Written by Miriam Spinner
Looking for a new job is like looking for the right partner. The process is fraught with frustration, empty mailboxes, and uncomfortable first time face-to-face conversations. What can be more challenging is the waiting, maybe even months, for a response. A final gut-wrenching rejection can take you to a downward spiral of feeling unwanted, heartbreak or disappointment.
The good news is if you understand how the recruitment cycle works, and you think like a hiring manager, you can proactively manage the process. You will learn to face setbacks with ease, and deal with those crushing moments. So don’t wait for the ship to come in, but rather swim to it by learning techniques and tricks, and land your dream job!
“The lights literally went out”, and at that moment Jessica Pierce, the keynote speaker, knew she was out of a job. Jessica knew about recruiting from her ten years working at Intel. She wanted to help people write resumes, and her passion was to volunteer. She went to her church, and they gave her a room to offer resume advice. This marked the beginning of what is known today as Career Connectors.
Recruitment Life Cycle
“How can you put your brain inside the brain of people that are hiring?” Jessica asks the attendees. First, learn about the Recruitment Life Cycle. There are multiple screenings that take place. Candidates do not realize that there are many steps, and it could take up to 6 weeks to receive a response. The cycle depends on the individual company. One attendee shared that she had nine interviews. They want to be sure they are hiring the right person. And, if you receive and offer, don’t respond right away.
How Companies Find You
Job seekers typically begin their search with online postings and boards. You apply for 100 openings, and you receive no response. Recruiters start with people that they know, and they like.
Tip: Get in front of the hiring manager.
Employers offer attractive referral programs for the following reasons:
• The employer liked you, so you probably know someone that has a similar work ethic. • Save money on the recruiting expense• Different pool of candidates, and outside the recruitment systems
Tip: We love to work with people we like – Be Likeable
Recruiters receive thousands of applications through job boards. They enter key words so although you may be a perfect match, this channel is a matter of chance. Indeed is a job board that crawls all the sites, but there is a time delay.
Recruiters use LinkedIn to gather information about you by reviewing your profile. They can learn about your interests and groups, in addition to your competencies.
Tip: Make sure you connect with the company and the employees. Think about the companies that interest you. List about 10 target companies and document ways to connect with them.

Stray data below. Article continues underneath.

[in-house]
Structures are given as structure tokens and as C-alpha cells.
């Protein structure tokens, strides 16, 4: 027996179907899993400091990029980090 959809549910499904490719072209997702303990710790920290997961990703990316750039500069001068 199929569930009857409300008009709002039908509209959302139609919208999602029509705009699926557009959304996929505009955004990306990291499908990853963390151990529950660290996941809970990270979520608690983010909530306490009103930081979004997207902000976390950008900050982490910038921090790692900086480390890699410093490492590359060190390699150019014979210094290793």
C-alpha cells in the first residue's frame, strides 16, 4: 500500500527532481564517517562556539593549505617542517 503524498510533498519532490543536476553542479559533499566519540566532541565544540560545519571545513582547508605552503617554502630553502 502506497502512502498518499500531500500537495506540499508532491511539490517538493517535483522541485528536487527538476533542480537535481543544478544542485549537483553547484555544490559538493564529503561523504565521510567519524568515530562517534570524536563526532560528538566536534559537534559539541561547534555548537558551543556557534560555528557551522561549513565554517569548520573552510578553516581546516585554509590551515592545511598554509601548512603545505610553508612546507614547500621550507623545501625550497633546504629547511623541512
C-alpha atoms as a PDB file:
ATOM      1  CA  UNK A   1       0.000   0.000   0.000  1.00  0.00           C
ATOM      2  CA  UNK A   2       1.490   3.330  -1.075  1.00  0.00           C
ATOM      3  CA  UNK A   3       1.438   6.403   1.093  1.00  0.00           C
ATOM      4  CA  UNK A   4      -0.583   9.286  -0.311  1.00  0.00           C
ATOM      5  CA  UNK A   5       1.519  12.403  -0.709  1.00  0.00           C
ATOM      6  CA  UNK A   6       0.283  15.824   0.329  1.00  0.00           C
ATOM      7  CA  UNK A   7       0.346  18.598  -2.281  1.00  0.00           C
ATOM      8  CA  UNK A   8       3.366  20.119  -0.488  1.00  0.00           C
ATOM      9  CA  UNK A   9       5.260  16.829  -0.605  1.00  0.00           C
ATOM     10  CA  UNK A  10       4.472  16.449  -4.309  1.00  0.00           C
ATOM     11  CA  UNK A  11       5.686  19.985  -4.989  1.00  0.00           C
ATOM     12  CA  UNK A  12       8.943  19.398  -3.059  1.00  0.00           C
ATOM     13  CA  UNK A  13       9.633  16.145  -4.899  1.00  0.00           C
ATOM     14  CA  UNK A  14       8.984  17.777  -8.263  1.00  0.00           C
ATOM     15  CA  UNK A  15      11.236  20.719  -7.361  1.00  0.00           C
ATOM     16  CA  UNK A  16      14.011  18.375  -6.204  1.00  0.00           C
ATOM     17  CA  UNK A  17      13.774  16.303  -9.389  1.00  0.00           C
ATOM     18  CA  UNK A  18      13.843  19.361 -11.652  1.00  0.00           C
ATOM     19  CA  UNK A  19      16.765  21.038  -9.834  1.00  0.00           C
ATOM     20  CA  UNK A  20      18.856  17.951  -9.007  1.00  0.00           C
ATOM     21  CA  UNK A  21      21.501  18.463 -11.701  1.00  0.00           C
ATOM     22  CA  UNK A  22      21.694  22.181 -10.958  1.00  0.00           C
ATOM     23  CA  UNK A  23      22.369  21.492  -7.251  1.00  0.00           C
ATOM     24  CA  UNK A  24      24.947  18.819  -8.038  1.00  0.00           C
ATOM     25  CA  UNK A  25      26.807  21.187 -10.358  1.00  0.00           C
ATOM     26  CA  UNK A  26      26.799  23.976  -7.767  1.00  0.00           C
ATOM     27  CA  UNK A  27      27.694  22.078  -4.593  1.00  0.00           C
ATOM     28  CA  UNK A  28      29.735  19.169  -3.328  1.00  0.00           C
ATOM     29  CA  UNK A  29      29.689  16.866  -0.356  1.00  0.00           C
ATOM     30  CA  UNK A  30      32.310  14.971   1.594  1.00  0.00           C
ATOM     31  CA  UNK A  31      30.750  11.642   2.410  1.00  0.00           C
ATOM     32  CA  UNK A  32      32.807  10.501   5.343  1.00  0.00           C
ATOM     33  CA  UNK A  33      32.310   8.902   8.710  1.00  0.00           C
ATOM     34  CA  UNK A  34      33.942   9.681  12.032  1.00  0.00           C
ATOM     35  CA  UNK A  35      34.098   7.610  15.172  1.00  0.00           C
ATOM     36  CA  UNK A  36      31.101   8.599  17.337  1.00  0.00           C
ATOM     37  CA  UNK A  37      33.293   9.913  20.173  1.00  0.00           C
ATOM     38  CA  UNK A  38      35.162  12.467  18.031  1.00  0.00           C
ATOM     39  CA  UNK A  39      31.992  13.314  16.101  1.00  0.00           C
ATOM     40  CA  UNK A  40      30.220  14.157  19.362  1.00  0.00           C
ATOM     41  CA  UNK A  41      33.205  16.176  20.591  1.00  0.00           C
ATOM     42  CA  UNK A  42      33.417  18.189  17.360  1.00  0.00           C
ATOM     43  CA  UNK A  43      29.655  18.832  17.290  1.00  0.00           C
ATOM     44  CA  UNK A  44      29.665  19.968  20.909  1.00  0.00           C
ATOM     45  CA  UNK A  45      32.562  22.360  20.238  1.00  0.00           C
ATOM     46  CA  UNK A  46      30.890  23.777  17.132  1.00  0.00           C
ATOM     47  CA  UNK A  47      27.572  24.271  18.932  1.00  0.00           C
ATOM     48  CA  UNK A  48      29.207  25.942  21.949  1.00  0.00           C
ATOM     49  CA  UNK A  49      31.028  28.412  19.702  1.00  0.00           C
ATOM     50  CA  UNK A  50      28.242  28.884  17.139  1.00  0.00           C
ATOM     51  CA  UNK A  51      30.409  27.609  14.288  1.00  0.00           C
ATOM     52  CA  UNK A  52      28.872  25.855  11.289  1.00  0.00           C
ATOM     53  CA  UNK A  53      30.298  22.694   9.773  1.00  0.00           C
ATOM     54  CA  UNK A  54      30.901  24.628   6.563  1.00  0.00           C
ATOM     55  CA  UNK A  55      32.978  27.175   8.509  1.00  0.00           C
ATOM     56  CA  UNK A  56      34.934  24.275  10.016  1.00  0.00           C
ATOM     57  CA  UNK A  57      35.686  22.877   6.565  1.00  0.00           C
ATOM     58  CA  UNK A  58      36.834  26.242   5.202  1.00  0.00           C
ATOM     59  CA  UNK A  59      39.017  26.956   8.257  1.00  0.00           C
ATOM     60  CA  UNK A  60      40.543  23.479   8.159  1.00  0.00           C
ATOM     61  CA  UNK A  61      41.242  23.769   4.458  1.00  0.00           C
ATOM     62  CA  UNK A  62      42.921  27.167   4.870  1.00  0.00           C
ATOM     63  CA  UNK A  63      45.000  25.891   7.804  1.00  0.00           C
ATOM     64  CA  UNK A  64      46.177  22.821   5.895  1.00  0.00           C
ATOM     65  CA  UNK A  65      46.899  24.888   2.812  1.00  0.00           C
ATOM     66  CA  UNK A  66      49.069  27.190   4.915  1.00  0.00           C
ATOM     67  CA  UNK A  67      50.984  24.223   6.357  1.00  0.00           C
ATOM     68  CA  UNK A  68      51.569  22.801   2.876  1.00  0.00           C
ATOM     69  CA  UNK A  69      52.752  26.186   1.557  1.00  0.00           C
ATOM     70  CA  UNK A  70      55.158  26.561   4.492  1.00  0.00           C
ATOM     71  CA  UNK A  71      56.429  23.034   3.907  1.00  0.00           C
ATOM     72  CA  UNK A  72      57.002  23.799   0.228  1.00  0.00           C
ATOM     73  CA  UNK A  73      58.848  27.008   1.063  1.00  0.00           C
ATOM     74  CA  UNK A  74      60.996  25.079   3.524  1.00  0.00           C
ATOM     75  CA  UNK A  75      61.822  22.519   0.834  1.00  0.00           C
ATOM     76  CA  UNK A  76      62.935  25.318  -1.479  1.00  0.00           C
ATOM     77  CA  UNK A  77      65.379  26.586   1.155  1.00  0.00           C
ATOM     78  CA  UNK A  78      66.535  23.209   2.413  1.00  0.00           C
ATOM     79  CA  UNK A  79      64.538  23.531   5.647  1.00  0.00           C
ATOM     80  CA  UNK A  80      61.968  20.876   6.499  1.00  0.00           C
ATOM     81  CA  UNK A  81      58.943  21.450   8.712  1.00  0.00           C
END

Facebook is used for employer branding. Use Facebook to learn more about the company and the latest information.
Recruiters are asking themselves, “Do you have what we need to fulfill this job?” They are thinking about what the candidate can bring to them immediately. They are not teaching you, so avoid using terms such as “I can learn”, or “I don’t know”. Figure out ways to connect your skillset to what they need.
Jessica used a marketing example to illustrate how to connect your skills to their need. You can adapt Search Engine Optimization (SEO) or social media experience in one industry to a different industry. Showcase your skillset even if it is not a direct match. Think about how you can apply your skills, your accomplishments, and tell them what you did. An example is “tell me about a time you were able to manage a successful project?”.
You might also consider training, writing a blog, writing an article, volunteering or helping a business owner to acquire new skills sets.
Jessica asked the audience “Do you have the behavior style to succeed in a particular company?”. At Google, for example, their values might be flexibility, and jeans attire vs. at IBM they might have more structure and a more formal dress code. Know who they are, and know who you are. The DISC assessment will help you understand who you are, and it is a free resource. Other assessments are Predictive Index and Myers and Briggs.
Tip: Know the company, your competency, and your character.
You can have all the right competencies and character traits, but chemistry is the hardest since it is a gut feeling. Jessica reminds us of the importance of listening to our gut, and if something doesn’t feel right, be nice and wrap it up.
Try the handshake exercise that Jessica offered to the audience. Match the handshake style with the person that initiates the handshake. If the handshake is light, respond light. If you receive a hard handshake, respond in kind.
Know your Employer